Despite initial suspicions, the pit bull found on a South Los Angeles street on Aug. 6 and suspected of being sexually assaulted, was not assaulted at all, police said Thursday. Furthermore, the cause of the dog’s subsequent death remains a mystery, according to the Los Angeles Police Department.
“It is the forensic veterinarian’s expert opinion the dog was not sexually assaulted by a person or animal,” LAPD said. ” Lab tests on varying tissue samples are pending to help possibly identify cause of death.”
Named Cargo when rescued, and also known as “Valerie” during her stay at an Orange County animal shelter, the dog was found near 85th and Main streets by members of Ghetto Rescue, a nonprofit Anaheim Hills rescue group.
Ghetto Rescue posted a running commentary on social media during its effort to rescue to the animal, contending the dog had been thrown out of a small, dark-colored car. The dog wasn’t moving and appeared dehydrated, according to the group. The group further contended that the dog suffered from “vaginal trauma.” Throughout the series of social media posts, support came in from across the country.
“I read about poor Cargo and cannot help but send some positive light your way,” wrote one Illinois resident, whose name was withheld by Ghetto Rescue. Ghetto Rescue online posts prompted a series of calls to the LAPD’s Animal Cruelty Task Force, which began investigating.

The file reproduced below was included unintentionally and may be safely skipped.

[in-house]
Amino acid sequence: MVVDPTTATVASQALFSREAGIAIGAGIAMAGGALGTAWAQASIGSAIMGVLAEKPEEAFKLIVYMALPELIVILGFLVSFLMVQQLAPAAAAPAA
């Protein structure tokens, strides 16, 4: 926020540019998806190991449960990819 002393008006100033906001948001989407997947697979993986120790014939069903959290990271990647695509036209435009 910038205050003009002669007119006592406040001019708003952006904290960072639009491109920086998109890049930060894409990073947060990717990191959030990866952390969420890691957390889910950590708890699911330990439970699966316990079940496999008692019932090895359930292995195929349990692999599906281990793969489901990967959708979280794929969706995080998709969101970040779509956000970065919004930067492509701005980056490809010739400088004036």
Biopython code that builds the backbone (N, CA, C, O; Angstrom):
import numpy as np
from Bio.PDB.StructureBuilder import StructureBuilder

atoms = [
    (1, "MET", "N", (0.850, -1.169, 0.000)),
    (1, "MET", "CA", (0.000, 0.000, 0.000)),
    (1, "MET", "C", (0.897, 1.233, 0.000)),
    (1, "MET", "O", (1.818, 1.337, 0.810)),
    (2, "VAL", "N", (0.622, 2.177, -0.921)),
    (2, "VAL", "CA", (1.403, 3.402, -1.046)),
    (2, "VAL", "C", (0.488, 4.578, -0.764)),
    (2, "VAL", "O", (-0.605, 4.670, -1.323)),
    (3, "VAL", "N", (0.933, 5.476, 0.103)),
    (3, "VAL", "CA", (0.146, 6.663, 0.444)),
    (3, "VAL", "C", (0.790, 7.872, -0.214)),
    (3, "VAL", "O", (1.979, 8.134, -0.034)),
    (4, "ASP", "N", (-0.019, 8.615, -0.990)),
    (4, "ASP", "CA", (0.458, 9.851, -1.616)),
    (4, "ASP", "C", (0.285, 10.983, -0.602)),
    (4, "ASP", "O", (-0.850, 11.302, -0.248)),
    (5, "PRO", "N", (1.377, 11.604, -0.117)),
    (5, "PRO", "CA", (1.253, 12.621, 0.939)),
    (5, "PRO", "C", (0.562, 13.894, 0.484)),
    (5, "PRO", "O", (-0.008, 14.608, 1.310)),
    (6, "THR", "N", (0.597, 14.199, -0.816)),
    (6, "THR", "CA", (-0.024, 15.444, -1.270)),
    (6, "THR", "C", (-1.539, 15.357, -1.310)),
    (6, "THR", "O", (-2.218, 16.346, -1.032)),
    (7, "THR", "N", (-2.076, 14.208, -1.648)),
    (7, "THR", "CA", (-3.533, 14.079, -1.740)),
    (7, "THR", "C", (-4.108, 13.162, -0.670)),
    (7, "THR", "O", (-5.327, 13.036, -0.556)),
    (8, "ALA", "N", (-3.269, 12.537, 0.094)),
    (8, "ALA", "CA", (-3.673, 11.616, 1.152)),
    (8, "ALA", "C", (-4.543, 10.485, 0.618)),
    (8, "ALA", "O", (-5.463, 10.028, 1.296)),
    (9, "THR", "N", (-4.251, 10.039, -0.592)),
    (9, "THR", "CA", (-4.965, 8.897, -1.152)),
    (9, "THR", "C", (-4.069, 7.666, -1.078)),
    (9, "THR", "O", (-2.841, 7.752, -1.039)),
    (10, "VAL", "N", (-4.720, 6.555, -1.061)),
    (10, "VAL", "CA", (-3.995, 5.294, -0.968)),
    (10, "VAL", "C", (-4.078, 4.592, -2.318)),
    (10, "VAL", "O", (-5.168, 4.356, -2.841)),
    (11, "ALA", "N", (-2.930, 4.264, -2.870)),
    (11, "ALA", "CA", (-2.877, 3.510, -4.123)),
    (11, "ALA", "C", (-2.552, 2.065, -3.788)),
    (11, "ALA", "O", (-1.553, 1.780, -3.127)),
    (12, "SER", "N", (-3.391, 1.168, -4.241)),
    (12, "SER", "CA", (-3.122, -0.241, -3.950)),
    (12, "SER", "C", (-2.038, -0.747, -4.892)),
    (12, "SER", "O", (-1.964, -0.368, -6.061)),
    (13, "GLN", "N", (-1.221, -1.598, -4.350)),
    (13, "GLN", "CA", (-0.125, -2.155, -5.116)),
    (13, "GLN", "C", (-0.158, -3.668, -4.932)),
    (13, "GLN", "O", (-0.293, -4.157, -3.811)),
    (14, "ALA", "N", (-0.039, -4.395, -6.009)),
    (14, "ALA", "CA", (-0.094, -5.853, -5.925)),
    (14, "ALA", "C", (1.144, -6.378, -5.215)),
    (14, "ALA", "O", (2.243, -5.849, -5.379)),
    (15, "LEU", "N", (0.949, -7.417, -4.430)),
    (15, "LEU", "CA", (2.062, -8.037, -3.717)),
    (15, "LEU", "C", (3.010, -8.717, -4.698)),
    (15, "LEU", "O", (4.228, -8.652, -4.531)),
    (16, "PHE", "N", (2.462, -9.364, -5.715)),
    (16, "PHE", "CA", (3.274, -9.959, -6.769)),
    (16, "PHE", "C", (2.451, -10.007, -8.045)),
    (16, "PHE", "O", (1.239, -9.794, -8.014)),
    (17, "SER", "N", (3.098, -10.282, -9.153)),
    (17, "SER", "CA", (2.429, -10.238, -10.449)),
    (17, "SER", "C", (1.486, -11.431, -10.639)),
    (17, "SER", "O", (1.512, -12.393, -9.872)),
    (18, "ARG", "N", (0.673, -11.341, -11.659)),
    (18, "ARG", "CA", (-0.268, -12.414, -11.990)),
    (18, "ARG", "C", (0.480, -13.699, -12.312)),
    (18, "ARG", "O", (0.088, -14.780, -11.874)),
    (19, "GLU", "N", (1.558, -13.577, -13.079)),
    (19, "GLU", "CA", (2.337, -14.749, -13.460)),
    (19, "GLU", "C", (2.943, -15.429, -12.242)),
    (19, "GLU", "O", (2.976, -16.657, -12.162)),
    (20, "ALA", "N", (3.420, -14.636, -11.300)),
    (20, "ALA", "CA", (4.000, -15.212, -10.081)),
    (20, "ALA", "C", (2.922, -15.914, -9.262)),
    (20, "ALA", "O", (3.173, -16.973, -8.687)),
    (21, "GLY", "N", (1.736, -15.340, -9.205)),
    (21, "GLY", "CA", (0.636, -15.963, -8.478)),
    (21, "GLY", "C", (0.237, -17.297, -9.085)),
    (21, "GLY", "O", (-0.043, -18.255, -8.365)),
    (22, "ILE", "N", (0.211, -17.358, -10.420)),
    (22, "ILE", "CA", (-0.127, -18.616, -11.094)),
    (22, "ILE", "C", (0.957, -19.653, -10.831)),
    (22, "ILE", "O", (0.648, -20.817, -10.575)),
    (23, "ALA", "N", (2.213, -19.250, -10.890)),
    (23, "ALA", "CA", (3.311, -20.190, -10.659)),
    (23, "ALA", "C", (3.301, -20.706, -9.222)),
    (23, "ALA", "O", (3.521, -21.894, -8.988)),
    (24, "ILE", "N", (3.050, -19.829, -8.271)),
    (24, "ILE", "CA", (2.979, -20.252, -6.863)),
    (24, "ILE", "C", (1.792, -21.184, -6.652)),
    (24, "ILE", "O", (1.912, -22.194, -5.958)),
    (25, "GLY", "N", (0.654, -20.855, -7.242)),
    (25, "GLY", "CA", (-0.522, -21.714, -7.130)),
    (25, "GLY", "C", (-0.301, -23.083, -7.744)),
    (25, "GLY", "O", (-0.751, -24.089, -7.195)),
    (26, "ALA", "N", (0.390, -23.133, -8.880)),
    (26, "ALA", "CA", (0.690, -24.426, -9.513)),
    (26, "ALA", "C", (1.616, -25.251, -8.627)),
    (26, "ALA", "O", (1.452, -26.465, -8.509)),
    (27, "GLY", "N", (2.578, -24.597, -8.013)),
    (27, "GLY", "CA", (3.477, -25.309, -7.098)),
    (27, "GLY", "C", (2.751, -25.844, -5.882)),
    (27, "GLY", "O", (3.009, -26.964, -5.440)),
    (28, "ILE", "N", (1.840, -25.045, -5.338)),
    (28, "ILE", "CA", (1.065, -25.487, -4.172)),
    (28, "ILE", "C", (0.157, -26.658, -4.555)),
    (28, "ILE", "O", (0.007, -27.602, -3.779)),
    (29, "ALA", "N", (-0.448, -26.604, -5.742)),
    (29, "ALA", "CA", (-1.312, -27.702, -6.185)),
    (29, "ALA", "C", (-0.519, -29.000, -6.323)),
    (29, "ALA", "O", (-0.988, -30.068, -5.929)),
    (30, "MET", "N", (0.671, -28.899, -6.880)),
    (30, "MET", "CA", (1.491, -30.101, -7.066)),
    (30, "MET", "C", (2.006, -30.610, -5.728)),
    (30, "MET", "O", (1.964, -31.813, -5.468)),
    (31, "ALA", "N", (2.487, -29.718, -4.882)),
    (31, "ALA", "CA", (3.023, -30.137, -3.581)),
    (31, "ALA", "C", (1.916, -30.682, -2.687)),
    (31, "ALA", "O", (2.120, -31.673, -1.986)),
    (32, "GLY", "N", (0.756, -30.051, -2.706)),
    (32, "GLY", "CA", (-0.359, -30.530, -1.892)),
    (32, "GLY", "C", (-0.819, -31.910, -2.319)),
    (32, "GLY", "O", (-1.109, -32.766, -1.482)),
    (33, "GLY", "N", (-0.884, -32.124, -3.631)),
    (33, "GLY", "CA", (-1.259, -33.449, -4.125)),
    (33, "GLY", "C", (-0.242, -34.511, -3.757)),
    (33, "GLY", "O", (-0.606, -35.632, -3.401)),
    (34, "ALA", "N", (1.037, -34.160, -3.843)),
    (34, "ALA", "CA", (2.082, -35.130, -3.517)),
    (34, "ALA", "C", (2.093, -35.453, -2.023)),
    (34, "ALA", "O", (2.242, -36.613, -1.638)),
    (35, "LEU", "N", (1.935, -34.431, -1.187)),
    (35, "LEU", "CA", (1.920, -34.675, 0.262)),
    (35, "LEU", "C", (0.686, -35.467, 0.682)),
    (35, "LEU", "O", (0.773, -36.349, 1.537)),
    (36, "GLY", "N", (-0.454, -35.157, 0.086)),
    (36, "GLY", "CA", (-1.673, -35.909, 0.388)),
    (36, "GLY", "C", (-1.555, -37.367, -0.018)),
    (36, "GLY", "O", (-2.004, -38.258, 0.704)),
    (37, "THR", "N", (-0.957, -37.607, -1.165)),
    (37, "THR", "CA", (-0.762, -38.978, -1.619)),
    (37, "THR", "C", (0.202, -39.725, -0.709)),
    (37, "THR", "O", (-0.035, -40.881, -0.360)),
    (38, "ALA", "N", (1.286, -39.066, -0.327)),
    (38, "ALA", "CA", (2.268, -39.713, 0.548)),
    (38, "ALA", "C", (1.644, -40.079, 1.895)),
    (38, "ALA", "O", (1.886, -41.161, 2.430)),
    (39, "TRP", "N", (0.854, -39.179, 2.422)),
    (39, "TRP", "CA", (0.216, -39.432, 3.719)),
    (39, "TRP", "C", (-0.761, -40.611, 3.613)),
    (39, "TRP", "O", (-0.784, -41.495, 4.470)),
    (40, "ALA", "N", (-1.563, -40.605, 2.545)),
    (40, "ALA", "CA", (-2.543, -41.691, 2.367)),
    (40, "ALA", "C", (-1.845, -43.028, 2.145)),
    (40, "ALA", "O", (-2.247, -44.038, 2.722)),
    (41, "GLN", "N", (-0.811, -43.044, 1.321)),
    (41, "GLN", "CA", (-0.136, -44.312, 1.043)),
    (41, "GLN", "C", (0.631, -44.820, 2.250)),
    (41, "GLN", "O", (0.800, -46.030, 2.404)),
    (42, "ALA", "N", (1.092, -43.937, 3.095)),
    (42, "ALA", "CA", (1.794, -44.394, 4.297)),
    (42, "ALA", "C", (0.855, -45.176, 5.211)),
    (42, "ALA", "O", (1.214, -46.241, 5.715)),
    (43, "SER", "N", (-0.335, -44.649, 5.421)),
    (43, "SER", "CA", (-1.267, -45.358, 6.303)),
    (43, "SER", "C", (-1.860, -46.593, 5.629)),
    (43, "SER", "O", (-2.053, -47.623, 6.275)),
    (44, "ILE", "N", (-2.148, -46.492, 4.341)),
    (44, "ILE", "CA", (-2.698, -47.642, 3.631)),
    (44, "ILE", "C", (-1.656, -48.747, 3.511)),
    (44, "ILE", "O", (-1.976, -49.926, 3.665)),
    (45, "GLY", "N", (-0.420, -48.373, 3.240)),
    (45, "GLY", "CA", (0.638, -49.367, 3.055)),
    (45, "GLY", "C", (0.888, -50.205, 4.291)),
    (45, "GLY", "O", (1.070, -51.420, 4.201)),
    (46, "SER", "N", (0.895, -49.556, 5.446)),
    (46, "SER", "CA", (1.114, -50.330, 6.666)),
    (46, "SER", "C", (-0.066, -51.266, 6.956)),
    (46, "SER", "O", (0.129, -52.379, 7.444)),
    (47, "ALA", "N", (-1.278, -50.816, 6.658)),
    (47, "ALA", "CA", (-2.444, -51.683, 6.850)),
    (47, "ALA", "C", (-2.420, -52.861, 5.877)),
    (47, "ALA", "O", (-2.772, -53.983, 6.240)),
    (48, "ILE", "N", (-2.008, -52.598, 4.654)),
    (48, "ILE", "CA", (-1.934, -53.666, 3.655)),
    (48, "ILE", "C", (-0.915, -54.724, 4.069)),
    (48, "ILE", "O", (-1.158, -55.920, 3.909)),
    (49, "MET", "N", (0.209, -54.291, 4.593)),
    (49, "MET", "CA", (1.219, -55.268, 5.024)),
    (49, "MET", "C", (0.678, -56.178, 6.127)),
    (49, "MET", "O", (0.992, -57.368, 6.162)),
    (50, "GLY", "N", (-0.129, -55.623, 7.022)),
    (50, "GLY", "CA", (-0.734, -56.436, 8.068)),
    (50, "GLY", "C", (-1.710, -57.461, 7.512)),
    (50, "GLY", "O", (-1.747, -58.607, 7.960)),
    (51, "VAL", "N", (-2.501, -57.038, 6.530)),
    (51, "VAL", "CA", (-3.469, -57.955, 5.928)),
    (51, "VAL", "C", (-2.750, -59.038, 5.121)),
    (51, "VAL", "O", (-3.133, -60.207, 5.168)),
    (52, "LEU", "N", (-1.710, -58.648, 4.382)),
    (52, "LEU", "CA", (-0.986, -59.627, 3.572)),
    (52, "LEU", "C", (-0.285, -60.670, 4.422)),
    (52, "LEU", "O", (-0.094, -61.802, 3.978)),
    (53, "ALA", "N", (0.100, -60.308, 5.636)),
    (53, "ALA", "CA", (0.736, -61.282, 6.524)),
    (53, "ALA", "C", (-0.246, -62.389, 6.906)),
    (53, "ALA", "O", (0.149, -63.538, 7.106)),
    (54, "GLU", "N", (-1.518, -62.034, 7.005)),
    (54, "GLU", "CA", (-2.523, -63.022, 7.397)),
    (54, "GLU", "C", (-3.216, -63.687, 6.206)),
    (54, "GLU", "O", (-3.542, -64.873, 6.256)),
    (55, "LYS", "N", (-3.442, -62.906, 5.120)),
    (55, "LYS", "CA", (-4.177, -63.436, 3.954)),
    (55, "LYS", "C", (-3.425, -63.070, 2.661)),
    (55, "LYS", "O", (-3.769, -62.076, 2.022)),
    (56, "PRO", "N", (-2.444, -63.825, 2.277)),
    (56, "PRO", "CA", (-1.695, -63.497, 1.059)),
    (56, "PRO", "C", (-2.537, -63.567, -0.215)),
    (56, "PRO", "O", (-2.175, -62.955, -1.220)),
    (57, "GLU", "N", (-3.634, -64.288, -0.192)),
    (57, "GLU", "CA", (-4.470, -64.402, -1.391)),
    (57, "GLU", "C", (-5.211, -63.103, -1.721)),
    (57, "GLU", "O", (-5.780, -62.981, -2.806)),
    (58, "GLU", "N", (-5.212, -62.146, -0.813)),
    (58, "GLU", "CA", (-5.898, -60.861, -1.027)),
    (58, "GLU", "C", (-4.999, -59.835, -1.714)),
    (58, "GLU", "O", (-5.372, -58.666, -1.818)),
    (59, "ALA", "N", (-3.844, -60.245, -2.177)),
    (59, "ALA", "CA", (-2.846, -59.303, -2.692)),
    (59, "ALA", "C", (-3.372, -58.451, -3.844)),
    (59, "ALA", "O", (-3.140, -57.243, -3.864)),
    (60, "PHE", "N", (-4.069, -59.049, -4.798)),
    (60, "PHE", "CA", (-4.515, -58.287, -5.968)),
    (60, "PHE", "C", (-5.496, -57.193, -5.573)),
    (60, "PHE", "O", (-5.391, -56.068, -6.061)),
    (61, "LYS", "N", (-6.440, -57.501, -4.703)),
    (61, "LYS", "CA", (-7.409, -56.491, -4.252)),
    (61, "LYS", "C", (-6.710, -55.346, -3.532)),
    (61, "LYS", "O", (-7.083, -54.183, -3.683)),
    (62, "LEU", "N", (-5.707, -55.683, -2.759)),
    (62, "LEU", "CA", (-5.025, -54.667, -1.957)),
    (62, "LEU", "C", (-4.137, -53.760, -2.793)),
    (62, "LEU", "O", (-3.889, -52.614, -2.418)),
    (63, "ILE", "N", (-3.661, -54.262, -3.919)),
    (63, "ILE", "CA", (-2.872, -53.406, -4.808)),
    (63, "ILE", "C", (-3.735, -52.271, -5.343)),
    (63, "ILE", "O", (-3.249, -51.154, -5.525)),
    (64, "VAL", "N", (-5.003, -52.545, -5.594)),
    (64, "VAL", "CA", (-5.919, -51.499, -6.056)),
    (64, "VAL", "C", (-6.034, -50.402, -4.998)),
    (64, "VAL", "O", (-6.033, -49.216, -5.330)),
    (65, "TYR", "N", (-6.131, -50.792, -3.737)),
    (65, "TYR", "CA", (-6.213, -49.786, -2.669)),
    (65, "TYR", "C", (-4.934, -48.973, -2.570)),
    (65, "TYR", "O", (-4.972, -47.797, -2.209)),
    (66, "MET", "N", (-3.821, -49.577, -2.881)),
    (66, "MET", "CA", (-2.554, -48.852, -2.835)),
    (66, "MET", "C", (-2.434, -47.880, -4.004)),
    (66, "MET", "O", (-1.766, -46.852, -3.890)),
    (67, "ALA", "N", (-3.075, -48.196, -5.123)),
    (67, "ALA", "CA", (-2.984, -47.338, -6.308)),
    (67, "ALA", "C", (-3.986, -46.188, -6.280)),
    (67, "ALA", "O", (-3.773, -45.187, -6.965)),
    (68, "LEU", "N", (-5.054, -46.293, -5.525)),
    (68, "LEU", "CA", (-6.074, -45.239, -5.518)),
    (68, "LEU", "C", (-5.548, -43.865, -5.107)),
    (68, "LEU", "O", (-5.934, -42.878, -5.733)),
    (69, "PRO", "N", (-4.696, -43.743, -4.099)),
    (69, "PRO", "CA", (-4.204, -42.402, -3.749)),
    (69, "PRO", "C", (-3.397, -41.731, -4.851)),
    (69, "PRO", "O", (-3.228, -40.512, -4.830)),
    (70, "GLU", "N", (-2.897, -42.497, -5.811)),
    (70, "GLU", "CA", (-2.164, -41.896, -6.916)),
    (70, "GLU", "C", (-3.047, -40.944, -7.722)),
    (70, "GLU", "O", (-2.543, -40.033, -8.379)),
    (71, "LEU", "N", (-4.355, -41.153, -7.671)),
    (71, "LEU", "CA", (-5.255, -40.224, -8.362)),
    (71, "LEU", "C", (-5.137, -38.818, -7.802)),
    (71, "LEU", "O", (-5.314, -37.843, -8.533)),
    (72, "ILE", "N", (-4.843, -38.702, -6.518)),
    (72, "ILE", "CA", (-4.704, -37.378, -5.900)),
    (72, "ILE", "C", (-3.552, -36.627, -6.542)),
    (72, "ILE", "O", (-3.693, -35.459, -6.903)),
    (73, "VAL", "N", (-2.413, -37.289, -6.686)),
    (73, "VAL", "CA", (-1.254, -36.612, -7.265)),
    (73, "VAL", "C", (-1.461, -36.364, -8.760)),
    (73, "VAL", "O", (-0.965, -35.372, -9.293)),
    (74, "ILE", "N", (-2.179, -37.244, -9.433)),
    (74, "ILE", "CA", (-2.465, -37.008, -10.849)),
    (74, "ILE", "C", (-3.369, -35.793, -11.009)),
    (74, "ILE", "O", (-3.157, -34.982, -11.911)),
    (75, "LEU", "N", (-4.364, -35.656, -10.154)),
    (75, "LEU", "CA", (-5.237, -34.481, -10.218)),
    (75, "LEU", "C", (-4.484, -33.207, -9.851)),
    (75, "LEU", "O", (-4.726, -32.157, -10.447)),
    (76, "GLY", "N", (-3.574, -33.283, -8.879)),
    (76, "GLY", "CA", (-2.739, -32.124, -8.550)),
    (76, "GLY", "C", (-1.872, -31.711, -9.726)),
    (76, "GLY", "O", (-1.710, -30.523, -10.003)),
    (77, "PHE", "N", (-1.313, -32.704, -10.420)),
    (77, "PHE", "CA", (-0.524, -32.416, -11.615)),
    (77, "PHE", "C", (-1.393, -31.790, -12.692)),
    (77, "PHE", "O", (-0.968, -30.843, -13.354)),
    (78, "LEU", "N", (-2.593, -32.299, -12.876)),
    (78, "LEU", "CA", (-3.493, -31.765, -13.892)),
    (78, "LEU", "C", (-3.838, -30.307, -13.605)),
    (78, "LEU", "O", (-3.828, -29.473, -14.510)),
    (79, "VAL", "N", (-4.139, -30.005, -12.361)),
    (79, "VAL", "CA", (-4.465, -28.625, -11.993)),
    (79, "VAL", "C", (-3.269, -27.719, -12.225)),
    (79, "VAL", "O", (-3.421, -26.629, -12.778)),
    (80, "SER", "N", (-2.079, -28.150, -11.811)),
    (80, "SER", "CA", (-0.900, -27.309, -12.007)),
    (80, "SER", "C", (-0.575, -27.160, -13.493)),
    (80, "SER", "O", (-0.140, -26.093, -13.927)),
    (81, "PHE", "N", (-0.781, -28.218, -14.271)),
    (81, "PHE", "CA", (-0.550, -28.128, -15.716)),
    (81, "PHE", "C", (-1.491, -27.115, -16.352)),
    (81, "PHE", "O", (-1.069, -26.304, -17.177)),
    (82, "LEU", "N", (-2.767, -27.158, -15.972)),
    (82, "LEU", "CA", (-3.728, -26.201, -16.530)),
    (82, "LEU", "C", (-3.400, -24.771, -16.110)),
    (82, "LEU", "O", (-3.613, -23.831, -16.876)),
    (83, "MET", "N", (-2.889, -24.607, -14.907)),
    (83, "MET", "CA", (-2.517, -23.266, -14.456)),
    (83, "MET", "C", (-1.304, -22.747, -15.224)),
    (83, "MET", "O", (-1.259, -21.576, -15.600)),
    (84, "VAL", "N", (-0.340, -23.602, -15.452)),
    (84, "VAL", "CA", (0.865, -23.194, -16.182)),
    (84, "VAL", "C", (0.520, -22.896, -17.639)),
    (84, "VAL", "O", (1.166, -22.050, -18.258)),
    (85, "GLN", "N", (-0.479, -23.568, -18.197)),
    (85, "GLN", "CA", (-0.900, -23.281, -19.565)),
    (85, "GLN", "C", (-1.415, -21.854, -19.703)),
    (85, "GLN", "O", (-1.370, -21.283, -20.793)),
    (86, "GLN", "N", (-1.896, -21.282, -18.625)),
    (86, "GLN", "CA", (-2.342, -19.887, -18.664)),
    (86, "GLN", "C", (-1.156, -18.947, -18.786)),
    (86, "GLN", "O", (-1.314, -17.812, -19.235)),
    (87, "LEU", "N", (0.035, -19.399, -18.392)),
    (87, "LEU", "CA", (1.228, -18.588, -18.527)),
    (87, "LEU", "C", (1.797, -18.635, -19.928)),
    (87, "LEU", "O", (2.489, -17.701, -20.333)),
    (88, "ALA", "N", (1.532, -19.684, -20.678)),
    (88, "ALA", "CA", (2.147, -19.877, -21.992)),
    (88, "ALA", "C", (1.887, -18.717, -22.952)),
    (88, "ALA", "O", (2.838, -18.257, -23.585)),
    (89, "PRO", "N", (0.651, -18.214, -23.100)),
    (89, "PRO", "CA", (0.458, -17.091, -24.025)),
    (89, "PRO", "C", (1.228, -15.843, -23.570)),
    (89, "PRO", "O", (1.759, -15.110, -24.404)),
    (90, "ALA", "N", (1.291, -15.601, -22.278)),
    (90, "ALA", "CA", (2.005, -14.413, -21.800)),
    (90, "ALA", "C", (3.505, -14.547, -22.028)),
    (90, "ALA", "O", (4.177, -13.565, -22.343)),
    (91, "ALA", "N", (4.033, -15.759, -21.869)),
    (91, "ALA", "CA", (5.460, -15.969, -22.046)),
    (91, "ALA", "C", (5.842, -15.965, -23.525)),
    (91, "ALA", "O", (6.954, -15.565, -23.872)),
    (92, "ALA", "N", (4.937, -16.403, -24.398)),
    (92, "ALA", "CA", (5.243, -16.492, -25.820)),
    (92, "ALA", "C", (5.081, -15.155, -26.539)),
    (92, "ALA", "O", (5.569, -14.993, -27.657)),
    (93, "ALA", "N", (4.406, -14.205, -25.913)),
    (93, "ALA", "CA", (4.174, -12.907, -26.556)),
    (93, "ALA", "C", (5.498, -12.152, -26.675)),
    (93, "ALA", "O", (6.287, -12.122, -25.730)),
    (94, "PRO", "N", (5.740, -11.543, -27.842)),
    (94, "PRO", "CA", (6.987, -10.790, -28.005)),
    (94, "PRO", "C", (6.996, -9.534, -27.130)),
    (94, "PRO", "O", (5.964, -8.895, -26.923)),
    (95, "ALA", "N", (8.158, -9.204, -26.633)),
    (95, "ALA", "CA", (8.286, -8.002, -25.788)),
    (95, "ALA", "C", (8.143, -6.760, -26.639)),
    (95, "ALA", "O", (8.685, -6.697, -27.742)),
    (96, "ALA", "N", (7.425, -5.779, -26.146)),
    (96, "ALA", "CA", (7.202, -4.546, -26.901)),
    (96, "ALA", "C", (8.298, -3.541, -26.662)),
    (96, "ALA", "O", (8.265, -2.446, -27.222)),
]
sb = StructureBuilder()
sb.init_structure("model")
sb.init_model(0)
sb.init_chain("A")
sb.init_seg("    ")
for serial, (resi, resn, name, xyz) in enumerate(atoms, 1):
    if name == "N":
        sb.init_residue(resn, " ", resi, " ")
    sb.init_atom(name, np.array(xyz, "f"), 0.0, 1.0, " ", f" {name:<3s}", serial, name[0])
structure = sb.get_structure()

The dog died shortly after being taken to the veterinary office. According to the group’s social media posts, someone at the office said the dog had suffered a ruptured aorta, possibly caused by trauma to the chest.
Police said investigators spoke to witnesses, executed search warrants, reviewed video and ordered a secondary necropsy on the dog. The investigation found no evidence that the dog had been thrown from a car, with police saying “multiple witness accounts describe a female Hispanic dropping the dog off in front of a location, possibly several hours before the dog was recovered.”
The suggestion that the dog had suffered “vaginal trauma” was only an observation made by a veterinary technician, police said.
“It is the forensic veterinarian’s expert opinion the dog was not sexually assaulted by a person or animal,” police said. “The dog was recently spayed, possibly in heat and had several litters, which may have accounted for the (veterinary) technician’s observation.
“… The treating veterinarian saw the dog for the first time the following morning, after it had passed away. The dog had briefly recovered, was up, barking and wagging her tail before she suddenly died. The treating vet did not identify death by aortic rupture caused by blunt force trauma. The forensic veterinarian concluded the same.”
Following media reports about the dog’s death, OC Animal Care officials issued a statement on Aug. 9 saying they were cooperating with the police investigation and had decided to ban the person who adopted the dog from the shelter on July 23 from adopting any more animals.
But police said Thursday the person who adopted the dog did not do so “for malicious reasons,” and investigators stressed that the dog “was not sexually assaulted” or thrown from a vehicle.
“Due to events beyond the owner’s control, the dog was placed in a home on a temporary basis,” according to the LAPD. “The owner intended on retrieving the dog when his situation was resolved. He was unaware his dog had died and is saddened by the loss.”
Anyone with more information on the case was urged to call LAPD’s Animal Cruelty Task Force at (213) 486-0450, or (877) LAPD-247.
City News Service contributed to this story.